From The Editor's Desk

Budget Is An Estimation, Not A Fact

It’s not in our budget.

The above statement is a common fallacy of a rejection notice. A bit of finality to the pitch. Never would it be considered an opening. After all, it suggests that the company doesn’t have money to spend. Or if they do, they don’t have money to spend on your product.

But budgets are estimations. They are designed by bean counters to keep costs under control and set 6-10 months prior to the entire annual schedule in which they will be used. Budgets also provide a great lesson in patience, for the seller. It’s an opportunity, not a rejection.

Let’s say that it’s true, the company doesn’t have money earmarked at this moment for the current fiscal year to purchase the product. What each sales person needs to be asking is simple:

How can we find room in your fiscal budget to purchase the product next year?

This is the difference between short and long term planning. Everything isn’t going to be sold during the minute that you pitch it, especially if it is a higher-ticket item. But that doesn’t mean that you give up, or simply come back a year from today, in order to pitch the product again.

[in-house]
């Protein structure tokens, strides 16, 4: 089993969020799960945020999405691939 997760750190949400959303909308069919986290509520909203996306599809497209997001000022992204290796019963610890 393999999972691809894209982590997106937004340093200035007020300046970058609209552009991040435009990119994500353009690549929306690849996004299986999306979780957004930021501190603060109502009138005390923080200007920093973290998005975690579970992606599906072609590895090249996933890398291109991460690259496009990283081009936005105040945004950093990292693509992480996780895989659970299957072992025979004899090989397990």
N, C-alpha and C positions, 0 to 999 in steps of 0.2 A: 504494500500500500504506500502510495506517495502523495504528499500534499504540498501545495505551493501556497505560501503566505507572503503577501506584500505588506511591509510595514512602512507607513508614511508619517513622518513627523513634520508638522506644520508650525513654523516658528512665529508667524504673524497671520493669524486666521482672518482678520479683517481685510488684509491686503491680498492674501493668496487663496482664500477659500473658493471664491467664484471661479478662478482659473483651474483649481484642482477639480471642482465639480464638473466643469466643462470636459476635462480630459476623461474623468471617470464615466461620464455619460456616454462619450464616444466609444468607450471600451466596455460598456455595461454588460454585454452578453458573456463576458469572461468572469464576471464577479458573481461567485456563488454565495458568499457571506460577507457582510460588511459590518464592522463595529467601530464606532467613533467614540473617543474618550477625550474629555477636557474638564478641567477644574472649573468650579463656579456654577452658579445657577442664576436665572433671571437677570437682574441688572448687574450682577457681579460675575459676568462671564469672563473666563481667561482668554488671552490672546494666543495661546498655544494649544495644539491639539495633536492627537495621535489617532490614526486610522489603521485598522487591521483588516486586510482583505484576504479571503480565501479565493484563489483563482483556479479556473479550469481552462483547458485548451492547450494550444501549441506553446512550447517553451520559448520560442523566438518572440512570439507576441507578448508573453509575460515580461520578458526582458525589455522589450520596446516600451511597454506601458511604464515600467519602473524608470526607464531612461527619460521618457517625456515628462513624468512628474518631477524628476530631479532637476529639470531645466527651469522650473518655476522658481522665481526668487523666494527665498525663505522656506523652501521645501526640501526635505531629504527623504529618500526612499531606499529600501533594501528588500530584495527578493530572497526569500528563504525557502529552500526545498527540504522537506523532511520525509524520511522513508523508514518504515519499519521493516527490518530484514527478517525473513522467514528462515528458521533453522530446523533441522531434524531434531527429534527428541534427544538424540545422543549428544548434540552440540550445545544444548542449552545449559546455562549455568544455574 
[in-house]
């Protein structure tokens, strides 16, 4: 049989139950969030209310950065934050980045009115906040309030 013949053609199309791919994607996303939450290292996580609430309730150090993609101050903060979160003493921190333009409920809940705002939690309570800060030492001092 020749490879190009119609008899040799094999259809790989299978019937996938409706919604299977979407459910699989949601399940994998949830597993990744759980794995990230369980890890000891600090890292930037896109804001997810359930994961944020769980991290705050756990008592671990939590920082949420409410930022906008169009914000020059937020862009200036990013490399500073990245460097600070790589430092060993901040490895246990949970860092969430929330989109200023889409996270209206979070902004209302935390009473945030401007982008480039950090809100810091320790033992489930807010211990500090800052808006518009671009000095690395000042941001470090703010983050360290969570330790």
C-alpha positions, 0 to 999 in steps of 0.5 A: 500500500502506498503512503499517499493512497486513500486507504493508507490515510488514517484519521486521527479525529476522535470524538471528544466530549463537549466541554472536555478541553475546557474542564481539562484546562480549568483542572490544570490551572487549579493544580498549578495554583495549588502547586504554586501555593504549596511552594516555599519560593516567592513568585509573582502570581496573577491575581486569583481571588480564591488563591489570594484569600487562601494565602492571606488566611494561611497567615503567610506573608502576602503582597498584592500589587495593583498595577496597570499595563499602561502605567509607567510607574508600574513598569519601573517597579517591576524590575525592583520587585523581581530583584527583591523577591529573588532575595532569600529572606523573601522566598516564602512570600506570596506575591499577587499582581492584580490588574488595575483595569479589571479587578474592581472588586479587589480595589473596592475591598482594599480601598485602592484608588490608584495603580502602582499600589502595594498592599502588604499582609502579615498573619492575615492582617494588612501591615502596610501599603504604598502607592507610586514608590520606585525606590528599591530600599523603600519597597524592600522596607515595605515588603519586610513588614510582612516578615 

Try to sell the product now, for a year from now. If that’s what it will take. Get the purchase order and estimate complete, submit for signage with activation for a year from now.

What will surprise you, as well as the business, is how the company may find room in the current budget to spend on the product. Thereby reducing the entire commitment a year from now.

No organization spends their entire budget. Often, at the tail-end of their budget cycle, there is money to spend otherwise it is gone. Check back consistently, get the full story, and see if there’s perhaps more wiggle room than first thought.

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1 Comment

  1. September 16, 2016 at 4:33 pm — Reply

    It is also important to remember that of course the company doesn’t have money in their budget for something new or unique that you are bringing to them.

    As a salesperson, it is your job to educate the buyer on the value that you or your product or service can create for their organization.

    Most objections come down to value.

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